Dismembered remains of horse found in Kansas City park
A man playing disc golf discovered the dismembered remains of a horse Monday evening along an isolated wooded area inside Kessler Park in Northeast Kansas City.
The man contacted authorities after he walked upon the deceased animal about 7:30 p.m. near the 17th hole of the Kessler Park Disc Golf Course on Cliff Drive.
Workers from the city’s Neighborhoods and Housing Services department were summoned along with Kansas City police. The area was too dark to examine or remove the remains at the time, city officials said, and they returned Tuesday morning.
They found the horse’s head, hooves, legs, entrails, ribs and lungs scattered in the grassy area, said John Baccala, a spokesman for the city’s neighborhood services department.
The torso, or section of horse that contained its muscles, was missing. It appears that section was likely eaten, Baccala said.
The horse appeared to have been “field-dressed for consumption,” said Capt. Tim Hernandez a Kansas City Police Department spokesman. “After the meat was removed the carcass was placed in a barrel and dumped in the park.”
The remains were not visible from the road that leads through the park and city workers were startled by the rare discovery.
“It was disgusting,” Baccala said. “I would have been mortified, God forbid, it would have been a Saturday or a Sunday and there would have been kids playing in the park and they had seen that.
“It was disturbing to me. I could only imagine if an 8 or 10-year-old child had seen that.”
The city has asked Kansas City police if there was any surveillance video that may have captured someone placing the remains there. Officials initially were investigating the discovery as an illegal dumping violation and an animal abuse case.
It is unclear how long the remains had been there. The person who found the remains has not been identified.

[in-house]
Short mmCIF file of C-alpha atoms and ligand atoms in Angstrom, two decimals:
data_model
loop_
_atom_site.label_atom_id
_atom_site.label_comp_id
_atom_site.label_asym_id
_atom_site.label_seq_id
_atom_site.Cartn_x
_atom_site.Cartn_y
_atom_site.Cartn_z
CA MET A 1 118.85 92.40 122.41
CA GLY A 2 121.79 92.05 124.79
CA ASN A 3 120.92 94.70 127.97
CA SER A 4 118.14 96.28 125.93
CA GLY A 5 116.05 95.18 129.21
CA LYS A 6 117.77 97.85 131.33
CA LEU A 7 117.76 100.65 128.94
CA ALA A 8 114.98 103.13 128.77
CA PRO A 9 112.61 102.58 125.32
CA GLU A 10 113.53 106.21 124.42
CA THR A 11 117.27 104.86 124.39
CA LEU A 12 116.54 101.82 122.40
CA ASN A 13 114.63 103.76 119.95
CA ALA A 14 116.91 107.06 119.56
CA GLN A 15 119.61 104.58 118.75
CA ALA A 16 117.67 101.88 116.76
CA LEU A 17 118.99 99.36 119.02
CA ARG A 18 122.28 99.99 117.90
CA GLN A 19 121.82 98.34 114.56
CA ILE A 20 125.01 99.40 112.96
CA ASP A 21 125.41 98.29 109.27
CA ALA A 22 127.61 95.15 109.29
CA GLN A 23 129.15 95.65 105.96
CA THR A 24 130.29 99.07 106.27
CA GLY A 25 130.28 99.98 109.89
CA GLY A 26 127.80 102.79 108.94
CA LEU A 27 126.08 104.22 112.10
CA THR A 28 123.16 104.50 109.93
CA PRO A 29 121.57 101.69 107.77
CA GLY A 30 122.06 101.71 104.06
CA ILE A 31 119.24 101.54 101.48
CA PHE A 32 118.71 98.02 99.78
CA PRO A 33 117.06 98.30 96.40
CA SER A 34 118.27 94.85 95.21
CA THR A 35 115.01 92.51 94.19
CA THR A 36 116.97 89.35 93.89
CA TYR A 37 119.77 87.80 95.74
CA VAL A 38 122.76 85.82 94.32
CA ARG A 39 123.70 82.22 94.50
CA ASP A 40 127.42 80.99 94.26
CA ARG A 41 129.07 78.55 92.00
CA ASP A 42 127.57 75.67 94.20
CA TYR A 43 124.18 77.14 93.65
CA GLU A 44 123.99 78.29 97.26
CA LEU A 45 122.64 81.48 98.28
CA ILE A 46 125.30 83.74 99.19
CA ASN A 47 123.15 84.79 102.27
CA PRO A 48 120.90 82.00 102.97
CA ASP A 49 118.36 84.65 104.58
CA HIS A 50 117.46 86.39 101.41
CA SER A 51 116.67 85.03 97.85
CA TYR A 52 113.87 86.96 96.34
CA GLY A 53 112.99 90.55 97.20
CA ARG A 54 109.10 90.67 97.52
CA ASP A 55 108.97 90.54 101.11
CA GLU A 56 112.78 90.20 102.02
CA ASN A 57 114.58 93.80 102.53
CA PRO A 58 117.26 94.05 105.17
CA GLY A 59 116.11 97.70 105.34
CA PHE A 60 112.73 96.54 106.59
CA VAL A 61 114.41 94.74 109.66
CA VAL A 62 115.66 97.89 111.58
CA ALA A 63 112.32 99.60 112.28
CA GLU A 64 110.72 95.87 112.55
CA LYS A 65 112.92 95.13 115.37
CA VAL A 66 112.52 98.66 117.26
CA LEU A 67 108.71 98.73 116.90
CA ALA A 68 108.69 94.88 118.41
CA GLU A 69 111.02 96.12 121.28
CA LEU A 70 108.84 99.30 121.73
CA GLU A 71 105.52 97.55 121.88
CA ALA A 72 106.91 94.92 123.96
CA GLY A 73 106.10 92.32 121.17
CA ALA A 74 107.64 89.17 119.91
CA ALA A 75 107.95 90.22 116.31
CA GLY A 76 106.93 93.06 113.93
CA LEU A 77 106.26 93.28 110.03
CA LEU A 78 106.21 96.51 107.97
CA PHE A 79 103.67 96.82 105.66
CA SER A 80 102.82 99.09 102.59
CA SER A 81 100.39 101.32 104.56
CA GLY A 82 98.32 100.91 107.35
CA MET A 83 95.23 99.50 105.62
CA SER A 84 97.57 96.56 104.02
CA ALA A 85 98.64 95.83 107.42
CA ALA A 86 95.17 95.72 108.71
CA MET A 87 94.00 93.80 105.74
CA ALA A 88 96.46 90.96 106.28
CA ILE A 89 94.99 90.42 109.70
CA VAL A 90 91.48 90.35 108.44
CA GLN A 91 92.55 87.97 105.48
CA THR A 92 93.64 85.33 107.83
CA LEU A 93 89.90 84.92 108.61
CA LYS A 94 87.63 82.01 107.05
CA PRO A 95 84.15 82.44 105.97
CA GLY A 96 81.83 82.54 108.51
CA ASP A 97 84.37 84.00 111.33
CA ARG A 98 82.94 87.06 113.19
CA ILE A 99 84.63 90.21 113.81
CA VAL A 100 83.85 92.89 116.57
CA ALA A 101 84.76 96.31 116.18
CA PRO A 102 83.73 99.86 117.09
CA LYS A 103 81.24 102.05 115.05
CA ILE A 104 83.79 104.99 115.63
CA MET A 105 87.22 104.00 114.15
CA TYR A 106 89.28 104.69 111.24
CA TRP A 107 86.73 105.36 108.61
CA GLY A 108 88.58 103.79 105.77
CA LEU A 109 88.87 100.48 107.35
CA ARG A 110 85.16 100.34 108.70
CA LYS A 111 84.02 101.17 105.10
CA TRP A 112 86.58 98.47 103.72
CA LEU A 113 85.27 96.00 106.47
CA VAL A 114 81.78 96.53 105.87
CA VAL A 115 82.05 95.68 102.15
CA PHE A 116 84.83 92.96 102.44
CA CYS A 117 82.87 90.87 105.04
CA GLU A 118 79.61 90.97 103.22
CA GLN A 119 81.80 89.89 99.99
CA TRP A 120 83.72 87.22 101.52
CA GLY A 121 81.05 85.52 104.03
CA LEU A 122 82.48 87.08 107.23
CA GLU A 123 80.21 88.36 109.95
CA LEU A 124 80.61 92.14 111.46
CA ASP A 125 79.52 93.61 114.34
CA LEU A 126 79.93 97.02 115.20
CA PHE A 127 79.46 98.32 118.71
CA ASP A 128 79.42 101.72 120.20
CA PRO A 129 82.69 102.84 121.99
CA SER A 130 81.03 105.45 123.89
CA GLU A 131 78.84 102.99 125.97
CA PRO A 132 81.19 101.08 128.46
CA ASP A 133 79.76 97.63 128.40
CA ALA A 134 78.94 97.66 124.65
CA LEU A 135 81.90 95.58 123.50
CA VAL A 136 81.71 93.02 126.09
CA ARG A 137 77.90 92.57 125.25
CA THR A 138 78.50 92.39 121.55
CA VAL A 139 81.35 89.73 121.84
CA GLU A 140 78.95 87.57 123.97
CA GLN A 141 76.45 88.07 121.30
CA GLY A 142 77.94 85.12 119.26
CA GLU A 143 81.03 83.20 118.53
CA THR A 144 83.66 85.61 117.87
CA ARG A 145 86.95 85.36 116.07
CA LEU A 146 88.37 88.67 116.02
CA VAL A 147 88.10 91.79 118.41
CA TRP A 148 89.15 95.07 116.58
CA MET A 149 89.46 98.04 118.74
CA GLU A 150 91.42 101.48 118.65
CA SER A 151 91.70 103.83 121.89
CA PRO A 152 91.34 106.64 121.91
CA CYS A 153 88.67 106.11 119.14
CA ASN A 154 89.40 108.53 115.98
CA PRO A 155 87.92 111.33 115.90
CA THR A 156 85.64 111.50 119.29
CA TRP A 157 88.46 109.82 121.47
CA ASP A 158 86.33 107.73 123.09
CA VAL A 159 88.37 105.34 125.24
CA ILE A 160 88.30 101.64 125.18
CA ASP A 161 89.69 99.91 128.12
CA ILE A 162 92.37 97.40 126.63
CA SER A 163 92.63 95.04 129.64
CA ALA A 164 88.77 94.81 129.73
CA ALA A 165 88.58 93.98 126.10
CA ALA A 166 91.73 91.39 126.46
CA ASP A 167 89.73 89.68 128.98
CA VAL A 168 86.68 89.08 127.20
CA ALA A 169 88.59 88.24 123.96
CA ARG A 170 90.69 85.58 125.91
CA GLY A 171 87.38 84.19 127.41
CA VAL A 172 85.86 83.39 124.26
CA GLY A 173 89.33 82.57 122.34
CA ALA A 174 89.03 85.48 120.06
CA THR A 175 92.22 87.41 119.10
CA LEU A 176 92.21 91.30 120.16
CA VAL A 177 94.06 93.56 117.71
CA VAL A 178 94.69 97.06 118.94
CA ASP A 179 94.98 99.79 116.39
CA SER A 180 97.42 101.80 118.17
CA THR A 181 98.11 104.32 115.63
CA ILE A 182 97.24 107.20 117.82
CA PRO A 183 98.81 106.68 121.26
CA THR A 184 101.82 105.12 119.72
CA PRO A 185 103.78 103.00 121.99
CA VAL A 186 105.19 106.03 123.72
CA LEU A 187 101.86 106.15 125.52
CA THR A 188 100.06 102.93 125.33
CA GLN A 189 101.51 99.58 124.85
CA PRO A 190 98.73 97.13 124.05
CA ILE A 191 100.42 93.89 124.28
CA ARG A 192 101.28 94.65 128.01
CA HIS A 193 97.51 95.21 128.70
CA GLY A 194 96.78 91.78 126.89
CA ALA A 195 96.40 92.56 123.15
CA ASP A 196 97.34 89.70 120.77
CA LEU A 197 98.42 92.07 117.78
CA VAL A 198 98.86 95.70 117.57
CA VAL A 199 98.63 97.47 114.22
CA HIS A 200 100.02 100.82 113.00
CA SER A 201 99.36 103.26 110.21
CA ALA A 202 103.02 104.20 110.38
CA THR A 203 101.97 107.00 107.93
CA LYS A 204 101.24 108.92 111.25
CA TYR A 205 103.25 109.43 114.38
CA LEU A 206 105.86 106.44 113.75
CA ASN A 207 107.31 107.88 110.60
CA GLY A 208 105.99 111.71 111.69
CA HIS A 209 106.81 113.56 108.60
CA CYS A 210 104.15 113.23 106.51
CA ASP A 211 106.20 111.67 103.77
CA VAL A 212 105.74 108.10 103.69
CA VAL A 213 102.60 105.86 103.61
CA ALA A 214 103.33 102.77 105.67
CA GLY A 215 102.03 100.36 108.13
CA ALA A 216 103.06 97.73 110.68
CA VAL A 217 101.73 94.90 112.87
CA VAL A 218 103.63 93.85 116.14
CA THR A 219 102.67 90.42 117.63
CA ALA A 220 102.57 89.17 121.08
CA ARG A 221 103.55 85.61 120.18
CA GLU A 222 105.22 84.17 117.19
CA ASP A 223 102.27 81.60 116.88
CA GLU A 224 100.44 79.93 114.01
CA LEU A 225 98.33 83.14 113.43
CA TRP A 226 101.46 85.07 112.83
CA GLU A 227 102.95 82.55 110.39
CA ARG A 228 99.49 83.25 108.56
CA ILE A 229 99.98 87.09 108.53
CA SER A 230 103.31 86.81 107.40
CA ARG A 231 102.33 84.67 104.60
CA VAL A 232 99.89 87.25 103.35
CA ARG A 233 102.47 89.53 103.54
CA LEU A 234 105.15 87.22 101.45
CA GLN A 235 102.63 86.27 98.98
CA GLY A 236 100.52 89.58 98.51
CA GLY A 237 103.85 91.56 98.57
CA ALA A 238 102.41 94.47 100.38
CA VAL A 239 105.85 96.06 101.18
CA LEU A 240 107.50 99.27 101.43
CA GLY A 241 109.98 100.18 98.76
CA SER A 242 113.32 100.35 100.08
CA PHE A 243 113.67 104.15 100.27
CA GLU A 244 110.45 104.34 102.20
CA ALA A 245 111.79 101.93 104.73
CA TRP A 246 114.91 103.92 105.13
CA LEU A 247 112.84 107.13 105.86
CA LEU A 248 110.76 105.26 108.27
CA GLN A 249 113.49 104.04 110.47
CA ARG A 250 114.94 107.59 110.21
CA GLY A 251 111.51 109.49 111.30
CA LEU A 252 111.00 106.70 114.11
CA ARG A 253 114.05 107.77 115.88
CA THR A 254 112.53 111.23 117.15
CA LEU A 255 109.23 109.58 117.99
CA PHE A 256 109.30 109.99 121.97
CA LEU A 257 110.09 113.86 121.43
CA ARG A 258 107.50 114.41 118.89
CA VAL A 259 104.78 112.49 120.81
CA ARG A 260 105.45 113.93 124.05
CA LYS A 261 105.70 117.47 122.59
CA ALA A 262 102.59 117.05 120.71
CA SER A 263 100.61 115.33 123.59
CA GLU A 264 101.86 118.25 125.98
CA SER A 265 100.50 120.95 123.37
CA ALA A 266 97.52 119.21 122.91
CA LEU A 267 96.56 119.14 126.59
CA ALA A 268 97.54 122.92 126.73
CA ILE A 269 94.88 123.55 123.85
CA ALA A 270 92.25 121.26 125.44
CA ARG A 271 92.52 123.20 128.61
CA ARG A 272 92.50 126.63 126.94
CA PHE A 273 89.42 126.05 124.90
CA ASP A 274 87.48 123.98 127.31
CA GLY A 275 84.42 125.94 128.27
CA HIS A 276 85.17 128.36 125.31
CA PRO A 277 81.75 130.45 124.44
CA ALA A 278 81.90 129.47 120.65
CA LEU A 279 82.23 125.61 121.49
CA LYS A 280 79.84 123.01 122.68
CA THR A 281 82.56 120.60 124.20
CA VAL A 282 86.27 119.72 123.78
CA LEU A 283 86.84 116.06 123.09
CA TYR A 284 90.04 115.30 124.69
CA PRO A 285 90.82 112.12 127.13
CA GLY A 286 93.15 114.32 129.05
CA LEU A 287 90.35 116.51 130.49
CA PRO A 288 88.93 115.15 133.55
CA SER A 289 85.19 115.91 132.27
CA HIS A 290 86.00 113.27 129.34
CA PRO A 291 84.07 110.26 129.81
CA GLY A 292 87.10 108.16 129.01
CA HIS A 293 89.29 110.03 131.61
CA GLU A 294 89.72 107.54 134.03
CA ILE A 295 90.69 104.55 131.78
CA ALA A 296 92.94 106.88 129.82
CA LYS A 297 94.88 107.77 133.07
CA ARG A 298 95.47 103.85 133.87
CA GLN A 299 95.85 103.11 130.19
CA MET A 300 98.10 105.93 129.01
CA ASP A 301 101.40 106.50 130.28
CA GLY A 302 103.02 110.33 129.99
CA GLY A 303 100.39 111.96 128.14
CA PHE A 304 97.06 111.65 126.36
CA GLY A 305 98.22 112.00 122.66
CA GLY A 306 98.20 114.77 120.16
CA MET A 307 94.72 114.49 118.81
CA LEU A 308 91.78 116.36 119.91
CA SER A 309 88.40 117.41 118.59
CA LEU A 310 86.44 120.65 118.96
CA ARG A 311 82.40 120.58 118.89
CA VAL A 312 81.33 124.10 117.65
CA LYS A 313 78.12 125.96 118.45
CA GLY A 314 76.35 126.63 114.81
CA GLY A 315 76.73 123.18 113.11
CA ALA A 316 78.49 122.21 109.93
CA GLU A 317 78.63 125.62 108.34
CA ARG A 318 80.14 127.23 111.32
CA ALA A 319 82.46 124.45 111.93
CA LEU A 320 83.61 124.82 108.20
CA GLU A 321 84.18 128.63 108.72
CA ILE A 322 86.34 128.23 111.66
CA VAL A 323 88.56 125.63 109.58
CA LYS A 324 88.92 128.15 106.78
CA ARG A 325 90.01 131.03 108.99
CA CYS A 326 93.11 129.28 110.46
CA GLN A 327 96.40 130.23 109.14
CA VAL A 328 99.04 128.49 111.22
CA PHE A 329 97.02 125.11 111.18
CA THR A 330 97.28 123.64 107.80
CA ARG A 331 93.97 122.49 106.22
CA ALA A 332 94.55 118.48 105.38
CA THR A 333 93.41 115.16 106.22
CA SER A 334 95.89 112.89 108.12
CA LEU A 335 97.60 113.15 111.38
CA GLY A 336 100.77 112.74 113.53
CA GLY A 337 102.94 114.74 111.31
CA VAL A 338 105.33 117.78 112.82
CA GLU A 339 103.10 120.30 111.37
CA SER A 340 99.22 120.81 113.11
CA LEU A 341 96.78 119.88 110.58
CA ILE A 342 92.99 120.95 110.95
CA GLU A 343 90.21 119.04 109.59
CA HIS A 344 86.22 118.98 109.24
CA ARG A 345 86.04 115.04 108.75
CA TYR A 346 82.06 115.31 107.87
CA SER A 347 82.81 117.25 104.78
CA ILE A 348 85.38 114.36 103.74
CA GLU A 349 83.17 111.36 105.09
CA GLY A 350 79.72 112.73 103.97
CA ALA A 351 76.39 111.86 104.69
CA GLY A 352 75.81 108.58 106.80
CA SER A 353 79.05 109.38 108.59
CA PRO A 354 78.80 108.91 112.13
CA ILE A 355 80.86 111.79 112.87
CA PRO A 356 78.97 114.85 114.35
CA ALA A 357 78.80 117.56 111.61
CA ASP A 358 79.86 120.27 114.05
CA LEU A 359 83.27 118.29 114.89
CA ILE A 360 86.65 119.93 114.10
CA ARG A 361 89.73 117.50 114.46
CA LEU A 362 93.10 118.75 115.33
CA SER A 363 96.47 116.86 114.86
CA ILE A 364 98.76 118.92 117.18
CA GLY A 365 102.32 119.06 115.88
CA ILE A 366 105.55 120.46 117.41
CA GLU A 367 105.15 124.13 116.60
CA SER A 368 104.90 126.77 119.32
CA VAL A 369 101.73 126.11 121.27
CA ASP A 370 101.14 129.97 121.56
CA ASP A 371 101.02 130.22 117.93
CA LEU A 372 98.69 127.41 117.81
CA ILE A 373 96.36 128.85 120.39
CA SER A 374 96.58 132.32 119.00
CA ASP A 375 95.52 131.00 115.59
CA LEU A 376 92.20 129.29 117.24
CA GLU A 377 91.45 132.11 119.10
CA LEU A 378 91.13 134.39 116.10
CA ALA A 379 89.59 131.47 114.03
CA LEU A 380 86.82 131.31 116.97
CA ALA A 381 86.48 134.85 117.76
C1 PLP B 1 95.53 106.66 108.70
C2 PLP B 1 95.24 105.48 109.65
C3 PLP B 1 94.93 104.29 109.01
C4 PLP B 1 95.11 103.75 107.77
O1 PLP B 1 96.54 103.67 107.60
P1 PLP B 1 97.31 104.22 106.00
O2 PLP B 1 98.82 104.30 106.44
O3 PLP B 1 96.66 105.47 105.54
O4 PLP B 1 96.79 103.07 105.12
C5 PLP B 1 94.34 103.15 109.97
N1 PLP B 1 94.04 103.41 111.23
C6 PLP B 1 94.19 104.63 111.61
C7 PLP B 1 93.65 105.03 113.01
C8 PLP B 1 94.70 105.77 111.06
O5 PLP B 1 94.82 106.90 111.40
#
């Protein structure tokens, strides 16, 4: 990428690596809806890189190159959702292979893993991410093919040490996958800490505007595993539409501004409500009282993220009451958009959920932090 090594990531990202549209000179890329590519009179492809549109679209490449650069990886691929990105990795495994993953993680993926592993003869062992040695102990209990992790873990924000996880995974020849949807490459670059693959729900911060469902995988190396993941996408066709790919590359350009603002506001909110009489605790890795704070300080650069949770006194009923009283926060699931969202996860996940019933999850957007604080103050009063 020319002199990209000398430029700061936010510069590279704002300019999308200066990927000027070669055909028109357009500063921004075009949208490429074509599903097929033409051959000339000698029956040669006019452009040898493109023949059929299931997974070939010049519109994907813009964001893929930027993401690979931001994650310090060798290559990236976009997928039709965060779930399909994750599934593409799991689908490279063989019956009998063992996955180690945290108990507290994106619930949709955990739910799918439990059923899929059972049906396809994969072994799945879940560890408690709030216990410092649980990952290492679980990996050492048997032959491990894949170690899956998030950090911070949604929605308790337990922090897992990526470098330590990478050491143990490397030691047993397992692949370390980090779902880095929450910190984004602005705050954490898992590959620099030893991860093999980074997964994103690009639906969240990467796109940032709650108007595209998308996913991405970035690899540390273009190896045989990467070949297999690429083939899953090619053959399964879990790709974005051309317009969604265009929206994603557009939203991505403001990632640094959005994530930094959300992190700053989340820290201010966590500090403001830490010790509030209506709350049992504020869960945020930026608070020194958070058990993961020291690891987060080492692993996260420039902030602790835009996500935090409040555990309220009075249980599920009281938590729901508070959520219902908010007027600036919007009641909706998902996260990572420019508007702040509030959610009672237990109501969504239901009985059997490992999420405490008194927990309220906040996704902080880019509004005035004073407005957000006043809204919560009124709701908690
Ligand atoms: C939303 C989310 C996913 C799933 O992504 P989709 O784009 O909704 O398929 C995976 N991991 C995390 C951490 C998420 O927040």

Capt. Hernandez of the Police Department said the remains of the horse will be sent to a veterinarian for an examination to determine the cause and time of death.
The examination will be conducted at the Kansas State University veterinary school, Baccala said.
The investigation will be continued by animal control officials, Hernandez said, “unless it is determined the horse was stolen.”
The city has received several phone calls from people who reported they were missing a horse. However, unless the owner has very detailed photographs, it would be extremely difficult to identify the animal, Baccala said.
“We are looking at some other things to find out who may have owned this horse,” he said. “Right now, we are playing blind.”
City crews are accustomed to responding calls to remove deceased dogs, cats and other domesticated animals from city parks and other property. The last time workers responded to a dead horse found on city property was about eight years ago, Baccala said.
“It is incredibly rare that we get a phone call like this,” he said. “And it is really rarer still that we find something in the condition that we found this particular animal.”
Anyone with information is asked to call the TIPS Hotline at 816-474-TIPS (8477) or 816-513-DUMP (3867) or the 311 Action Center.